So you want to apply for rehearing in the LASC
La. Advanced Appellate Practice Seminar

Trials or appeals? Pick your passion.

Would you rather be a trial lawyer or an appellate lawyer? At Above the Law, Mark Herrmann has a thoughtful post weighing the pros and cons of each career path. Ultimately he recommends following your heart by pursuing the kind of work you enjoy doing. But do so knowing what you’re getting yourself in for.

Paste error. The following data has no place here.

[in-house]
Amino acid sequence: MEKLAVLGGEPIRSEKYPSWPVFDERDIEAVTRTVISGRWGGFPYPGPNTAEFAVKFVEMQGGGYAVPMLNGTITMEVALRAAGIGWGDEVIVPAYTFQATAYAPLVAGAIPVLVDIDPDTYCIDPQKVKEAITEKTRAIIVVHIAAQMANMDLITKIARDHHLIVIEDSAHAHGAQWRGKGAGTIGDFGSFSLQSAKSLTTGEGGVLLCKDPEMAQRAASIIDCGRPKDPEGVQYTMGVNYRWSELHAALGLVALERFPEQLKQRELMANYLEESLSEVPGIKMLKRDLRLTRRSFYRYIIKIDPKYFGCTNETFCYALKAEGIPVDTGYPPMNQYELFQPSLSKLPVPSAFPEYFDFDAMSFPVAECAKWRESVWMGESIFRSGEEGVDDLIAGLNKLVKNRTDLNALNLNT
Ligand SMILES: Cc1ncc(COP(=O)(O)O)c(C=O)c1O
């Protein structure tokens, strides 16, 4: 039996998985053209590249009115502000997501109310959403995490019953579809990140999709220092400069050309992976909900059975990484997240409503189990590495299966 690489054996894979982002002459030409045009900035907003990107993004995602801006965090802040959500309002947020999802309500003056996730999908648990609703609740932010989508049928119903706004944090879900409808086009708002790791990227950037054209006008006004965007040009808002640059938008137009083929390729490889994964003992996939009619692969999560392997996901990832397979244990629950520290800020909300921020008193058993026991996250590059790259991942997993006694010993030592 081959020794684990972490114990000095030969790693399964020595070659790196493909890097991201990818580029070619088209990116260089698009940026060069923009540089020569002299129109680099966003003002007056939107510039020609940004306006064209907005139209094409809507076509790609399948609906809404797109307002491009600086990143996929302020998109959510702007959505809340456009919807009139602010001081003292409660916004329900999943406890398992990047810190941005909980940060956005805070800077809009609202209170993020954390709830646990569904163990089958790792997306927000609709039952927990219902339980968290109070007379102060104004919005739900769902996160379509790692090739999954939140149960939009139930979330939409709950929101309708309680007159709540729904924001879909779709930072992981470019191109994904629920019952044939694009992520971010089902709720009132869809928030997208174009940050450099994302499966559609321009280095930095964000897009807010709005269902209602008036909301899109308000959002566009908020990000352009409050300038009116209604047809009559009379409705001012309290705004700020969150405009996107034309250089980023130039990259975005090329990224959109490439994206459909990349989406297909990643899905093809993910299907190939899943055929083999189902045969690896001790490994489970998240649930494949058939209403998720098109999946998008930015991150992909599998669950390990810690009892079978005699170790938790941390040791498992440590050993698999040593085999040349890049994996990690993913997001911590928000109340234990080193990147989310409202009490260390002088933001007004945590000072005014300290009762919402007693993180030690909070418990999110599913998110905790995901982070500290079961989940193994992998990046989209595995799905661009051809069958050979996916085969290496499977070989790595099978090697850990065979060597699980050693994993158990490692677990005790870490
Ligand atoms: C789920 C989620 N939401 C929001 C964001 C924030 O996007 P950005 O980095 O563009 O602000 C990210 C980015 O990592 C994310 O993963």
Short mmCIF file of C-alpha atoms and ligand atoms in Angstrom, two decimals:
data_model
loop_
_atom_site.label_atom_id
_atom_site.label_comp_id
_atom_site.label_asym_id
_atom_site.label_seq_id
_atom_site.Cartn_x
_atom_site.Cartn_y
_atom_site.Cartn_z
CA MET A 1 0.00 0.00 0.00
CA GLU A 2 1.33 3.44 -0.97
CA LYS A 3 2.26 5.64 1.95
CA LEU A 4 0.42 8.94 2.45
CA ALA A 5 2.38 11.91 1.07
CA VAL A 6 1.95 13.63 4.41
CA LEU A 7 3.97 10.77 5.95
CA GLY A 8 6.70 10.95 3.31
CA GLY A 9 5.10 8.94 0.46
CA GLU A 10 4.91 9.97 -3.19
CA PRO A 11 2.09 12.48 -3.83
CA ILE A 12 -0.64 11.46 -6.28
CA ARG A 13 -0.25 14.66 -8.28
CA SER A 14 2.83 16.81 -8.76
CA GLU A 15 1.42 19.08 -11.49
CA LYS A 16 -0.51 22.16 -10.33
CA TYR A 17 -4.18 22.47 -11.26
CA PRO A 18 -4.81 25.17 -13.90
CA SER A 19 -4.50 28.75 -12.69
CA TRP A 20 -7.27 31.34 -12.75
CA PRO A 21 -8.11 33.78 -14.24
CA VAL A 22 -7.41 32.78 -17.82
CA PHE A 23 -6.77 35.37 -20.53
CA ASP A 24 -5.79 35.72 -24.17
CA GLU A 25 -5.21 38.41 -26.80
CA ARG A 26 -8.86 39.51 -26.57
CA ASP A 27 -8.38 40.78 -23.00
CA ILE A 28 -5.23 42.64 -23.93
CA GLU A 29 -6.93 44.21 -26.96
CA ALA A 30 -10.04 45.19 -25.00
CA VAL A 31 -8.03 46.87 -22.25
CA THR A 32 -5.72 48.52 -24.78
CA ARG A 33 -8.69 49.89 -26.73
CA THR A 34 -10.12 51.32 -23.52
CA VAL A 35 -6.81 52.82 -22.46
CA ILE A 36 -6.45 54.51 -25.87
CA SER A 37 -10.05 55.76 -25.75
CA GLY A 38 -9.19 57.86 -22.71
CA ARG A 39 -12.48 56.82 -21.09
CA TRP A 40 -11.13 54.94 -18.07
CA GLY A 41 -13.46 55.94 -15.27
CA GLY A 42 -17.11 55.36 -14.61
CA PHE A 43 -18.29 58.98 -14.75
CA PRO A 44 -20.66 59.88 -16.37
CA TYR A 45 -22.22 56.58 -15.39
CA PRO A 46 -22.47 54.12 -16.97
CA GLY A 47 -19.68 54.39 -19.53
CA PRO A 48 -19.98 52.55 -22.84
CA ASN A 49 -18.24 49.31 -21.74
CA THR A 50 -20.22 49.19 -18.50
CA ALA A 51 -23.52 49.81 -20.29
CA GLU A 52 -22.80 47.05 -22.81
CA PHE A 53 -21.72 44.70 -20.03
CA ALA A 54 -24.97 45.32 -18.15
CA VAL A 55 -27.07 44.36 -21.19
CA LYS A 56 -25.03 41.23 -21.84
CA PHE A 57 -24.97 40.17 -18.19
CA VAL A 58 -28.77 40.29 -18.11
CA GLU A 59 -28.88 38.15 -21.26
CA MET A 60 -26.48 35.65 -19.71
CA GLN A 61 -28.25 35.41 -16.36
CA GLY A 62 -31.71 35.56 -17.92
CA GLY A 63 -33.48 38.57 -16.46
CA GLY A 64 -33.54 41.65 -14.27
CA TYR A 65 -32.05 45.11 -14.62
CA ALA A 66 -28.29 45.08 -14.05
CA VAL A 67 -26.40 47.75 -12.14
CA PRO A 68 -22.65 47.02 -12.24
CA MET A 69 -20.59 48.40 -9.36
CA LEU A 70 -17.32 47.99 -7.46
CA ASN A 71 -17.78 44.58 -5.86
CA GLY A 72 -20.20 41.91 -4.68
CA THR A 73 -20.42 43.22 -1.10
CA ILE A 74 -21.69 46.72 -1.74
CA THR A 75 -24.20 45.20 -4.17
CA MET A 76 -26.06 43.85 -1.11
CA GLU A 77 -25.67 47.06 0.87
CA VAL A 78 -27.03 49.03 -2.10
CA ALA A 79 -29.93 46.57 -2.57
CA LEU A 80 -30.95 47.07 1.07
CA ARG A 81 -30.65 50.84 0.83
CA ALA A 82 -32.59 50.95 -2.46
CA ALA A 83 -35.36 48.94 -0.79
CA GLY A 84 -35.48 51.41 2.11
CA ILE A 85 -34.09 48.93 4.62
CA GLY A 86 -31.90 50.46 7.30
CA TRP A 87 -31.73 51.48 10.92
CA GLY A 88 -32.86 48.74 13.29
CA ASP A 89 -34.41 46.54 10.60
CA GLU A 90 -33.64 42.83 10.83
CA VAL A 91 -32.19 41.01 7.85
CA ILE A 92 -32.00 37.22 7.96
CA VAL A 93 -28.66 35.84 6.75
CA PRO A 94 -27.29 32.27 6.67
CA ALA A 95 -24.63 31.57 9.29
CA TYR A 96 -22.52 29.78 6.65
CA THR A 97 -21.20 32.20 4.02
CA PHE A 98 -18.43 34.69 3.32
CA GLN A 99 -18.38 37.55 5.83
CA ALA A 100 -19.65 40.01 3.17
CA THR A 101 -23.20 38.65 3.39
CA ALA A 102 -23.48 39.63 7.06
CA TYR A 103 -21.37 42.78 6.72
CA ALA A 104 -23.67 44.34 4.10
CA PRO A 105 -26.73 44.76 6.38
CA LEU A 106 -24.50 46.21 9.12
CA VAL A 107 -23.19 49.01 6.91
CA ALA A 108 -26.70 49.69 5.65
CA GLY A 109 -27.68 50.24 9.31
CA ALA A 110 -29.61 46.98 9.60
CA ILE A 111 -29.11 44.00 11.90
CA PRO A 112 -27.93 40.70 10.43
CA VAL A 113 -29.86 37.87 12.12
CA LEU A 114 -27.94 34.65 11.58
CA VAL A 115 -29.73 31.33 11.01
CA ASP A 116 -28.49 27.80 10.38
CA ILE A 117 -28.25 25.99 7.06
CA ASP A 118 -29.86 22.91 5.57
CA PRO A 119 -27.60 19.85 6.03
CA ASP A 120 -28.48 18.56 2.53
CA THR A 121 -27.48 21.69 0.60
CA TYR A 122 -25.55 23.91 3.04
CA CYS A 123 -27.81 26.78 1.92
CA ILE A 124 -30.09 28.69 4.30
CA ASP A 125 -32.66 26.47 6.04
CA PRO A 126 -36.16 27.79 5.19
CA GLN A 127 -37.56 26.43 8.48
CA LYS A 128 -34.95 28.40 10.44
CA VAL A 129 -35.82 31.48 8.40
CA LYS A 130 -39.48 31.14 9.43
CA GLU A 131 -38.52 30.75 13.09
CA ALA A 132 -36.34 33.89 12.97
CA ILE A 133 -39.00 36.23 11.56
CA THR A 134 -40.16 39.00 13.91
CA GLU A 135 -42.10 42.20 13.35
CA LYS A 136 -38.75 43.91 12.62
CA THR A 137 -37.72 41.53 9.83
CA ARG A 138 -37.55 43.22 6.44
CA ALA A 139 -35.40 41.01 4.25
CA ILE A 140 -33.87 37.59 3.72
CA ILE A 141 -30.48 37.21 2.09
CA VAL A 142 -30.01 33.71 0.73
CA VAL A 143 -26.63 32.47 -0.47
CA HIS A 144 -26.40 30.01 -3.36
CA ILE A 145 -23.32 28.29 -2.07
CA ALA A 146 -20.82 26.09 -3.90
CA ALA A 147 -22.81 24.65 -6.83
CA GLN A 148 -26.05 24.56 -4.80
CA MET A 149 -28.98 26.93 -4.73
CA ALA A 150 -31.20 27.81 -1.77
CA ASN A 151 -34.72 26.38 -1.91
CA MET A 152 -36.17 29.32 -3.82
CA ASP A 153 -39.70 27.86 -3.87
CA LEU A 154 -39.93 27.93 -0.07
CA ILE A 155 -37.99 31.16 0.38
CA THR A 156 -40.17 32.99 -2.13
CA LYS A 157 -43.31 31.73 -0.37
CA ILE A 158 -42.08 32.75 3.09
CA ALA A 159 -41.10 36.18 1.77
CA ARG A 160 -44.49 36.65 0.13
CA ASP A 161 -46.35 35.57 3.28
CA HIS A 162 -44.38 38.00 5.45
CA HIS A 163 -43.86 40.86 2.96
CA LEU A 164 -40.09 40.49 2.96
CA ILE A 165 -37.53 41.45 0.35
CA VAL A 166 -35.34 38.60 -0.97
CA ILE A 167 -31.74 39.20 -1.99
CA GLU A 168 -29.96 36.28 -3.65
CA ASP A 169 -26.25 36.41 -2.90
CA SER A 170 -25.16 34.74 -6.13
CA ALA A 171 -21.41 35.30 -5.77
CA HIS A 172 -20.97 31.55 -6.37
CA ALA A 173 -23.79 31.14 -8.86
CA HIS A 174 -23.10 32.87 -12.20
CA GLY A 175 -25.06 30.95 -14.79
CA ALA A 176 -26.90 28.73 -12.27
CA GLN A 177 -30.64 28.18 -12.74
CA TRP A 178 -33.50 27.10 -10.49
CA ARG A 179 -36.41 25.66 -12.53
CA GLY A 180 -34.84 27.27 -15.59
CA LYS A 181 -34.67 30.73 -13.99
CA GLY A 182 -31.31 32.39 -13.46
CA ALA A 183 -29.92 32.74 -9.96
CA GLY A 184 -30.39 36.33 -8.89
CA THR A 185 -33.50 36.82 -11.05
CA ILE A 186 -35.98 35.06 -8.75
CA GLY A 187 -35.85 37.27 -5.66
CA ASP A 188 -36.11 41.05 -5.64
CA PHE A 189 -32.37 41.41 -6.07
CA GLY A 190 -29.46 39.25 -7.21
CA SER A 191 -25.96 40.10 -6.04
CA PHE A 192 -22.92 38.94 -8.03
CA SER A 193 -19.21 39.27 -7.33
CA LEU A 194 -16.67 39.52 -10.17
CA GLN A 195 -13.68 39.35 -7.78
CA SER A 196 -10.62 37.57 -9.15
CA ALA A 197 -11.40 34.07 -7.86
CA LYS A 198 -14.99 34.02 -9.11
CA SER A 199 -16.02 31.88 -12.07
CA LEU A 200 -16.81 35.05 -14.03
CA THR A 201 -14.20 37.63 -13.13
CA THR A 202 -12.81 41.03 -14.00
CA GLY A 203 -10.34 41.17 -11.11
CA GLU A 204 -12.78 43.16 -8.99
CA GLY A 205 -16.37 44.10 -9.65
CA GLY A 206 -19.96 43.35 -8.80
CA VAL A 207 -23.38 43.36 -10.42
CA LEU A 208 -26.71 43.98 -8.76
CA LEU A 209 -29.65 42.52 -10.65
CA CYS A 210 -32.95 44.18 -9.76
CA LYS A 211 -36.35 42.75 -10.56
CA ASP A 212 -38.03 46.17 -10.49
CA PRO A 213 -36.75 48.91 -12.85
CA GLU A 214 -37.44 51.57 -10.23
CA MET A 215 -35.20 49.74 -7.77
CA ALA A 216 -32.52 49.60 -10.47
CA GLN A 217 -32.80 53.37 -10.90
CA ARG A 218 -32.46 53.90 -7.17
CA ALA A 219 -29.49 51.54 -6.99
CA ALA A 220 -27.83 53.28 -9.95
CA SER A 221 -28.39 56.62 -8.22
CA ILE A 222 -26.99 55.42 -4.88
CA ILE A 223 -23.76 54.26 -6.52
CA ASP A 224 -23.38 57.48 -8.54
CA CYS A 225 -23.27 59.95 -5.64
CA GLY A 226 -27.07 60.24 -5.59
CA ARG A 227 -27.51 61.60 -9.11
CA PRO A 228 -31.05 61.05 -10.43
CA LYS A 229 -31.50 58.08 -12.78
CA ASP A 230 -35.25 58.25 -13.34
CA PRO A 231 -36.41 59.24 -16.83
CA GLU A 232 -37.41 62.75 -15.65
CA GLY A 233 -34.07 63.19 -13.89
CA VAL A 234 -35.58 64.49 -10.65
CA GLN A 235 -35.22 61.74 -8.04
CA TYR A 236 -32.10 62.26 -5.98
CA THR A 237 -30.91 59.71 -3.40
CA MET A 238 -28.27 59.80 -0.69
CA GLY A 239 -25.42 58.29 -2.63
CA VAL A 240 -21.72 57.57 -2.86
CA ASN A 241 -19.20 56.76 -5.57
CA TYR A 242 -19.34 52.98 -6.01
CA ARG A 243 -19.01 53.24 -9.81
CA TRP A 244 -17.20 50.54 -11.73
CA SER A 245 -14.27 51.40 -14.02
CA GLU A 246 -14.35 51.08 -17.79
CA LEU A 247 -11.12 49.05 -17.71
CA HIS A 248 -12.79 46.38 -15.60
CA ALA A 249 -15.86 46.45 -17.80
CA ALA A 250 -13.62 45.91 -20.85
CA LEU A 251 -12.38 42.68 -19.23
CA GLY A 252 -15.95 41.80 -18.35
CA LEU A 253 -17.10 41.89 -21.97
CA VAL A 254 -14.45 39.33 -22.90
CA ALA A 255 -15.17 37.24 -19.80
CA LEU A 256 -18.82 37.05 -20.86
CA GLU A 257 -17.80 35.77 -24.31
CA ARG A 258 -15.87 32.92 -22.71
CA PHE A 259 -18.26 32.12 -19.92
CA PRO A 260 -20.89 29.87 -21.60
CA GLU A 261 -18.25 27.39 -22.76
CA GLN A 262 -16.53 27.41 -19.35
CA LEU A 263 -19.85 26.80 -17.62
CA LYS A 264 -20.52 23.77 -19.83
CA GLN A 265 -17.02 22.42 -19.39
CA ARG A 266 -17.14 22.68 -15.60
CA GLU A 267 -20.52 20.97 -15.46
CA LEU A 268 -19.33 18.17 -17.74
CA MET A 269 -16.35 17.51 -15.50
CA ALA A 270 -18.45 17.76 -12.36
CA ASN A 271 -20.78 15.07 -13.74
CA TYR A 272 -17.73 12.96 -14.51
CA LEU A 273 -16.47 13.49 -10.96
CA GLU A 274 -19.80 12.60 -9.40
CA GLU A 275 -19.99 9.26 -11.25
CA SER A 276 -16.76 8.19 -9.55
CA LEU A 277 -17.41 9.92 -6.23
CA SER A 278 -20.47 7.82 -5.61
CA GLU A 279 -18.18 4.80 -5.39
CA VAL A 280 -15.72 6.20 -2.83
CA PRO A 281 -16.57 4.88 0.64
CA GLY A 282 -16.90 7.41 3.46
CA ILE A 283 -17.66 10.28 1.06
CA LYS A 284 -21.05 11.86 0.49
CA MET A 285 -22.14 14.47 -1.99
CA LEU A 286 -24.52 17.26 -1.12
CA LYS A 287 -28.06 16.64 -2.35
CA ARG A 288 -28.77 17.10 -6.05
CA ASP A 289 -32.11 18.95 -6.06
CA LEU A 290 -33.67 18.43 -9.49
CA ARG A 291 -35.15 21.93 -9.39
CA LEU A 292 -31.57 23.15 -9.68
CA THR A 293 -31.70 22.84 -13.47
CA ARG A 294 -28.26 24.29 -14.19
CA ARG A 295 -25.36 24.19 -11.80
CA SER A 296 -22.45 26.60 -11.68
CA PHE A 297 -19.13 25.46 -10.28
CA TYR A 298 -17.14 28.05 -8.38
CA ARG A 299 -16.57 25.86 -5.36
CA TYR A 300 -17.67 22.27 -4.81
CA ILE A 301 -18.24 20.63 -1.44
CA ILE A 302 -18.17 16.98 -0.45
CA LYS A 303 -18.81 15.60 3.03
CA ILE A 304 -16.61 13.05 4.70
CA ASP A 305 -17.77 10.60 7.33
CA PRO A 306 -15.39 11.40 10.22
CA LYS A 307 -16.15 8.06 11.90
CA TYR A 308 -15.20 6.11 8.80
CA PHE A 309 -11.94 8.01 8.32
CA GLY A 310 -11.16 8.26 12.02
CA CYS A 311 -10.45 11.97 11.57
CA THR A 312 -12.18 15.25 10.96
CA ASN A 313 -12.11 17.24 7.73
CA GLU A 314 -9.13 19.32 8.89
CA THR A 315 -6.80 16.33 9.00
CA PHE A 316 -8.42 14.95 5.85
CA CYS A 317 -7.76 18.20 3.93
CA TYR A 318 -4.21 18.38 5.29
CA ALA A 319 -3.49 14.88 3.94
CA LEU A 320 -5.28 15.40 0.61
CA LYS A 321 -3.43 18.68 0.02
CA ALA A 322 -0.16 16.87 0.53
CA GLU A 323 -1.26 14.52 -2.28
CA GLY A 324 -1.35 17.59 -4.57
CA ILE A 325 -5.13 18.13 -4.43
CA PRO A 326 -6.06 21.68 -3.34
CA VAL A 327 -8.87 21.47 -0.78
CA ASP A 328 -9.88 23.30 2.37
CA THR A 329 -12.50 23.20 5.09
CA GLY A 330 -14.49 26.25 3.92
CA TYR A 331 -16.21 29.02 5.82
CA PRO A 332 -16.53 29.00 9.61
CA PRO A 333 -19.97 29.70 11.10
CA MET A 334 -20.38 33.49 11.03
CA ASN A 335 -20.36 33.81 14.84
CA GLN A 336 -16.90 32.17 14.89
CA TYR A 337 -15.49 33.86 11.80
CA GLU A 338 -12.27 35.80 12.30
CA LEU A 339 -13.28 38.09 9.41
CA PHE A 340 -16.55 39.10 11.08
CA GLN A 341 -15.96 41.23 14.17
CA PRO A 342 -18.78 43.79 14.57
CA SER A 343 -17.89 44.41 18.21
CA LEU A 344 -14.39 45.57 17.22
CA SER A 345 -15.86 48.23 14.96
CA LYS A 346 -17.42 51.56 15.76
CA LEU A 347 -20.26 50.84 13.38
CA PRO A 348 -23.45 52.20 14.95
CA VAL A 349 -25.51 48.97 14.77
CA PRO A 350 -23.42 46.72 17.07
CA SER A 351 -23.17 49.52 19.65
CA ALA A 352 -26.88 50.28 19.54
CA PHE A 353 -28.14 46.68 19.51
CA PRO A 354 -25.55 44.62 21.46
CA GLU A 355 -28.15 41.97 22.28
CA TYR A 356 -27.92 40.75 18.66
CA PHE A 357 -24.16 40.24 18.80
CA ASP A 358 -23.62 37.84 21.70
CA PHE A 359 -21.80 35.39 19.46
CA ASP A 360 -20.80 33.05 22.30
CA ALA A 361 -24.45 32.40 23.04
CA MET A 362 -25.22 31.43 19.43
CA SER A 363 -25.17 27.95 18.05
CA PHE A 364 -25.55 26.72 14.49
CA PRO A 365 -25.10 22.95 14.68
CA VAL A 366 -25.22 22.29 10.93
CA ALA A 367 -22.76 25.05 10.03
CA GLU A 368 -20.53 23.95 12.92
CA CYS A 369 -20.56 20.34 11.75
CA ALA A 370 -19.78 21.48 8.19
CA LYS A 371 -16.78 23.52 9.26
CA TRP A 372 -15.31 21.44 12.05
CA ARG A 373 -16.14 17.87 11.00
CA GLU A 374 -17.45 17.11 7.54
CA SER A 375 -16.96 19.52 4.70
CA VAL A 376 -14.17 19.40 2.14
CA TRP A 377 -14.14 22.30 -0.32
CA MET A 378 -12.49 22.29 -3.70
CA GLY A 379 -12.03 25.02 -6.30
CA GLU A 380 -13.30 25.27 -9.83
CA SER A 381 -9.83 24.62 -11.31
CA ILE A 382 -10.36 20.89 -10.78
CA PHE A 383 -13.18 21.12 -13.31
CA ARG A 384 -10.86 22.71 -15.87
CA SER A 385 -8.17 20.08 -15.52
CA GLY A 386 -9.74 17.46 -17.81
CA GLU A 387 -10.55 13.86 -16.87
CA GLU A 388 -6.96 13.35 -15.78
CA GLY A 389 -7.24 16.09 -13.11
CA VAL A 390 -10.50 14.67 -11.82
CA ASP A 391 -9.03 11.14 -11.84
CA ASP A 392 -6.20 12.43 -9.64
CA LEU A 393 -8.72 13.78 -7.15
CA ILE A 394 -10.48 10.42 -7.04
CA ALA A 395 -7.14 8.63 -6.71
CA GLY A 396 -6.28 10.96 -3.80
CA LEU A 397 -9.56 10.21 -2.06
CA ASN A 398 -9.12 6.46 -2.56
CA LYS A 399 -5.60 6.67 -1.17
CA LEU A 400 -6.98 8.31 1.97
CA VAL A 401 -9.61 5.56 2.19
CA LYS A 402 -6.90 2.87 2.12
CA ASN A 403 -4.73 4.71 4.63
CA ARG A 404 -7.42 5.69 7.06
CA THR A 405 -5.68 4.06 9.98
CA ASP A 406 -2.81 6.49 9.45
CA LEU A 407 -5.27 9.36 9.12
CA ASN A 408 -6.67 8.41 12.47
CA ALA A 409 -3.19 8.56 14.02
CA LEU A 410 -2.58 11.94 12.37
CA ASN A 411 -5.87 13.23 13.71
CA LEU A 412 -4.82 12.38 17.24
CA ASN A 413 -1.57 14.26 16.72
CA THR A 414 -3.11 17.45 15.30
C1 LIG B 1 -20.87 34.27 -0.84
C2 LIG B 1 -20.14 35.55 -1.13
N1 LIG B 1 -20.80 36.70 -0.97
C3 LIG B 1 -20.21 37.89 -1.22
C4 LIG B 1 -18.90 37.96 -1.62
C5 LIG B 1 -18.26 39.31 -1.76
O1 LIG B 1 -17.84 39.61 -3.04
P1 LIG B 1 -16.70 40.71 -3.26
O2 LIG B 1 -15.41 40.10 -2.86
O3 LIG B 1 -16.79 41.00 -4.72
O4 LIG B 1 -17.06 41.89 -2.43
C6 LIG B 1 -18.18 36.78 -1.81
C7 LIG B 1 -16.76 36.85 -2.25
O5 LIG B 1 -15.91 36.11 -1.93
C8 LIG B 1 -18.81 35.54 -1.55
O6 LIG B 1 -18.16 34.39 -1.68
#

Mark notes that, nationwide, most big firms don’t have pure appellate practices. “Rather,” he says, “they have ‘appellate and motions’ practices, or some such thing, which reflects the truth that most ‘appellate’ lawyers spend much of their time briefing major issues in trial courts and not actually handling appeals.” In Louisiana, it would probably be more accurate to describe an appellate practice as “appeals and writs.” This is because, excluding pro se writ applications, the workload of Louisiana courts of appeal is split about 50-50 between appeals and writ applications. Thus, most Louisiana appellate lawyers I’ve talked to say that writ applications make up a substantial percentage of their practices.

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